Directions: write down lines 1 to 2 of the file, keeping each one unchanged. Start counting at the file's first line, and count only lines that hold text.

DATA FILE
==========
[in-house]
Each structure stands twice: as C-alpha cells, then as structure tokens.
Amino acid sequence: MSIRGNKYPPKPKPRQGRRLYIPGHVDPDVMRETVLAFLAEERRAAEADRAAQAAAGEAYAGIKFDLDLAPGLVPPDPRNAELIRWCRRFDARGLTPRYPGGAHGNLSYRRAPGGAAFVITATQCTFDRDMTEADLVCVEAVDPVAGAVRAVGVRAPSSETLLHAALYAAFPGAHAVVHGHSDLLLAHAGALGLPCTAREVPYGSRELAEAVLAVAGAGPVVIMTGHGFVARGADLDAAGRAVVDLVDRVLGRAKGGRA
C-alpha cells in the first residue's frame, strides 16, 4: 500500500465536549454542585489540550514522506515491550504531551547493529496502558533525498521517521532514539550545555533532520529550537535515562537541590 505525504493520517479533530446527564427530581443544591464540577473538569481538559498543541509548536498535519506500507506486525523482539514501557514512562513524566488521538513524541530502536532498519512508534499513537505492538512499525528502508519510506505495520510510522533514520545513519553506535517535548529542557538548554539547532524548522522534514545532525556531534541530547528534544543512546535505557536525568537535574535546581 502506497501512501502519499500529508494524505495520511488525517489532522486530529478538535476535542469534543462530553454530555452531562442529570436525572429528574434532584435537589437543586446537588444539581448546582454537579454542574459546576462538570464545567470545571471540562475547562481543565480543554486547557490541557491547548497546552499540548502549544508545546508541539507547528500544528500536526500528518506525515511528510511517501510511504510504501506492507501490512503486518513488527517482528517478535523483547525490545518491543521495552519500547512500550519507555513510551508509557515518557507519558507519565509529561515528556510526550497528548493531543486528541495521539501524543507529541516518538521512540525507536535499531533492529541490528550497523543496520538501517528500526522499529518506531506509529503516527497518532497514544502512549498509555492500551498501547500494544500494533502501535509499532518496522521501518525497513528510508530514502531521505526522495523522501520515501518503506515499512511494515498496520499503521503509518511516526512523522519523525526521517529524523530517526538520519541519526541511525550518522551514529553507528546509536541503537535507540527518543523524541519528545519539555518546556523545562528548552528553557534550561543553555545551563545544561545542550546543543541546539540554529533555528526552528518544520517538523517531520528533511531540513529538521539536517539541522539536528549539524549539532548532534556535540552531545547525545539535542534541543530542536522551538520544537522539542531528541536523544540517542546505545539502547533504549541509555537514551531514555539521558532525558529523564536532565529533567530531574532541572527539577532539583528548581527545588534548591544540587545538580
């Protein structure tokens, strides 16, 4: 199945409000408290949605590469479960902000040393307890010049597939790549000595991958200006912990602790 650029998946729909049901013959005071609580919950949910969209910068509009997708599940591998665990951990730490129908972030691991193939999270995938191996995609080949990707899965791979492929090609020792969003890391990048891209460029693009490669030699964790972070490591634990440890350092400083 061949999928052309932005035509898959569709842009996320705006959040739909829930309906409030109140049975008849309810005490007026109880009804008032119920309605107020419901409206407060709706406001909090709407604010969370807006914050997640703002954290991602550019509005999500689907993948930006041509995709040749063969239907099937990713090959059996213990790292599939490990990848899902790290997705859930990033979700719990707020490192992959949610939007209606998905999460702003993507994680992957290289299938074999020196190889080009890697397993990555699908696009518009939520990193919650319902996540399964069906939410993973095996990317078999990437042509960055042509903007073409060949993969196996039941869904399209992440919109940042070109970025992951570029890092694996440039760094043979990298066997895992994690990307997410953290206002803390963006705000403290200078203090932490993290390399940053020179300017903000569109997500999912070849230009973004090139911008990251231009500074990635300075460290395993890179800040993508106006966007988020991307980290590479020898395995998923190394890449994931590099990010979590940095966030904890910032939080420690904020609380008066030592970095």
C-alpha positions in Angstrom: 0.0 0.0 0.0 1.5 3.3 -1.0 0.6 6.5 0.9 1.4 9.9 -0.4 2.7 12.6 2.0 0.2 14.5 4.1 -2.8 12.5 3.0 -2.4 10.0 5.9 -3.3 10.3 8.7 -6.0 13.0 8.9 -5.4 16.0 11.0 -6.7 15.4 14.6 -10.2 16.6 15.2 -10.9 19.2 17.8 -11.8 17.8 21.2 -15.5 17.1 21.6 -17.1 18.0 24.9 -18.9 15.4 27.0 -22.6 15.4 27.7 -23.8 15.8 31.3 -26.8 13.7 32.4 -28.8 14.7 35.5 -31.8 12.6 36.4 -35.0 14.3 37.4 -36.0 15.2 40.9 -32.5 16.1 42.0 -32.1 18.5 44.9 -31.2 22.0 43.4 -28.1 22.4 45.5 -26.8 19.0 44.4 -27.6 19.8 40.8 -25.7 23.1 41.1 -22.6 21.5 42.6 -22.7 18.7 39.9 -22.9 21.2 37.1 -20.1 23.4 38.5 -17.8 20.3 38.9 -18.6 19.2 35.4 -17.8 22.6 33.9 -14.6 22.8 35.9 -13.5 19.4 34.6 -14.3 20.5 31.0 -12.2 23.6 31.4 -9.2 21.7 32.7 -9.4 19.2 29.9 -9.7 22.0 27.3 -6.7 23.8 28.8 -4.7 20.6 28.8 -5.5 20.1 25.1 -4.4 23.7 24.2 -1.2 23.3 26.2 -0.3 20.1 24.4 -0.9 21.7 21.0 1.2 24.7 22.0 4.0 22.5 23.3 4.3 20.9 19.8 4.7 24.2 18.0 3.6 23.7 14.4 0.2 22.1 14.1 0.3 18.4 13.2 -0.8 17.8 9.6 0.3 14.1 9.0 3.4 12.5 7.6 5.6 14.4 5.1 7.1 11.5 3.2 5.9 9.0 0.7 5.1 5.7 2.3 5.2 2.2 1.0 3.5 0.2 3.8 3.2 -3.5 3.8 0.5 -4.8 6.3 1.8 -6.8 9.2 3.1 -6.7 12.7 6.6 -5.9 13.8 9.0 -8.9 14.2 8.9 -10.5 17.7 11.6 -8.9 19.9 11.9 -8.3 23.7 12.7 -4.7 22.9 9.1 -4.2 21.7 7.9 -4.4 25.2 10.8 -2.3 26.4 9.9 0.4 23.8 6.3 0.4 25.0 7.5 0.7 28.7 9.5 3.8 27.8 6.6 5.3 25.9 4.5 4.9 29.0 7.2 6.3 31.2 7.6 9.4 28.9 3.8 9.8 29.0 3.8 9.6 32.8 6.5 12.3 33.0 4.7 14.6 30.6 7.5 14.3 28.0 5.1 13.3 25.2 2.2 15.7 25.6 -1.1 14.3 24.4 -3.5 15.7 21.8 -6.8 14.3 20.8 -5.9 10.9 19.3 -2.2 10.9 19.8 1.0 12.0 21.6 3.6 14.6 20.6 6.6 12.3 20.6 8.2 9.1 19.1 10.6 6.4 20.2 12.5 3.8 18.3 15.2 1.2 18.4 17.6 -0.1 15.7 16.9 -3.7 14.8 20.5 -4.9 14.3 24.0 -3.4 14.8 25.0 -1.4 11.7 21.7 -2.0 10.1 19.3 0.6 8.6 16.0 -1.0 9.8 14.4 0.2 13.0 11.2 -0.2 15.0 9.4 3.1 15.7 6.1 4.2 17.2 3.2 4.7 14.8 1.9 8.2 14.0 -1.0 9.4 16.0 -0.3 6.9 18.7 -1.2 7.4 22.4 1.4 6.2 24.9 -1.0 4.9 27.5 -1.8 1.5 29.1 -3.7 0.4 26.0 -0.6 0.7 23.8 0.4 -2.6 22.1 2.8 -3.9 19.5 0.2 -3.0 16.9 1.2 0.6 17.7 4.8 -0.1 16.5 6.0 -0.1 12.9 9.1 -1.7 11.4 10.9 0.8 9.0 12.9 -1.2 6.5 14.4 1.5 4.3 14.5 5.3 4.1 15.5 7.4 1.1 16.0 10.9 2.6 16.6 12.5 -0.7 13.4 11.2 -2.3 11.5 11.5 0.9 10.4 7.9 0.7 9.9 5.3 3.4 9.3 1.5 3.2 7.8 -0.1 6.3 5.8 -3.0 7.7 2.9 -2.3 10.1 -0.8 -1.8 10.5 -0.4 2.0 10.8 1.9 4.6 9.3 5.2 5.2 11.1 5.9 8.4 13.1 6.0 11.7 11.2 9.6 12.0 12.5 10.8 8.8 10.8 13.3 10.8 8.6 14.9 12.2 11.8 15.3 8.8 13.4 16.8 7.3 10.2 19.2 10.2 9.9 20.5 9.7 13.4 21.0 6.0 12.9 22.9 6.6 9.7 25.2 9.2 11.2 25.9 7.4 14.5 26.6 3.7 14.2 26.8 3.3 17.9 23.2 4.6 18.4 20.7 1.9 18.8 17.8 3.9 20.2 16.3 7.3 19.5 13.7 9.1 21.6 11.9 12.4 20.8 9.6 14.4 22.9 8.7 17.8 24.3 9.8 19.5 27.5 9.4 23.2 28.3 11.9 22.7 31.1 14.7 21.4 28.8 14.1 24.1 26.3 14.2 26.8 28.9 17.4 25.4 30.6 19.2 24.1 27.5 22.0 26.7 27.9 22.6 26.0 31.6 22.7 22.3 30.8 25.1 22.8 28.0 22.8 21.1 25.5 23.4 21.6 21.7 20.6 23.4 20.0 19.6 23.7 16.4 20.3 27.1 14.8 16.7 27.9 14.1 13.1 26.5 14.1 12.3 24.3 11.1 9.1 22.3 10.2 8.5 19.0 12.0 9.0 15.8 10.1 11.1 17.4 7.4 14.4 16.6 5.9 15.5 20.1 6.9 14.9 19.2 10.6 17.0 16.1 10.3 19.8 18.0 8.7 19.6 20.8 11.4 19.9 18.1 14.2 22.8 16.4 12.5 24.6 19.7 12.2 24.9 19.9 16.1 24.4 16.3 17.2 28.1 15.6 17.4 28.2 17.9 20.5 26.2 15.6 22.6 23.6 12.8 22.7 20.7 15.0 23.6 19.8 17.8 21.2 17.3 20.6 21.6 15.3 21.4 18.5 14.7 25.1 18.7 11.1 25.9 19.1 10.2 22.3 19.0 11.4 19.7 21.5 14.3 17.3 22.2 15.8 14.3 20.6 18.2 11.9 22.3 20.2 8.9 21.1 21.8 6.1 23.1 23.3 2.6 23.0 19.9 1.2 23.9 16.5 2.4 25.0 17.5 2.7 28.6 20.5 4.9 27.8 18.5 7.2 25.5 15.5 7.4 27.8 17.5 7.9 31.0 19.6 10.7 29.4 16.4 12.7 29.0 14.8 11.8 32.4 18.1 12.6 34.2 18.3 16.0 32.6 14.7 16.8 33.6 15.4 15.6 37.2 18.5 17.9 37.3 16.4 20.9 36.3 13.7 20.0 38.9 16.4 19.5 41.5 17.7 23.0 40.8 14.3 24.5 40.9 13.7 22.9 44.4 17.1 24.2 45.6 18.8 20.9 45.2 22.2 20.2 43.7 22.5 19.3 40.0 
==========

[in-house]
Each structure stands twice: as C-alpha cells, then as structure tokens.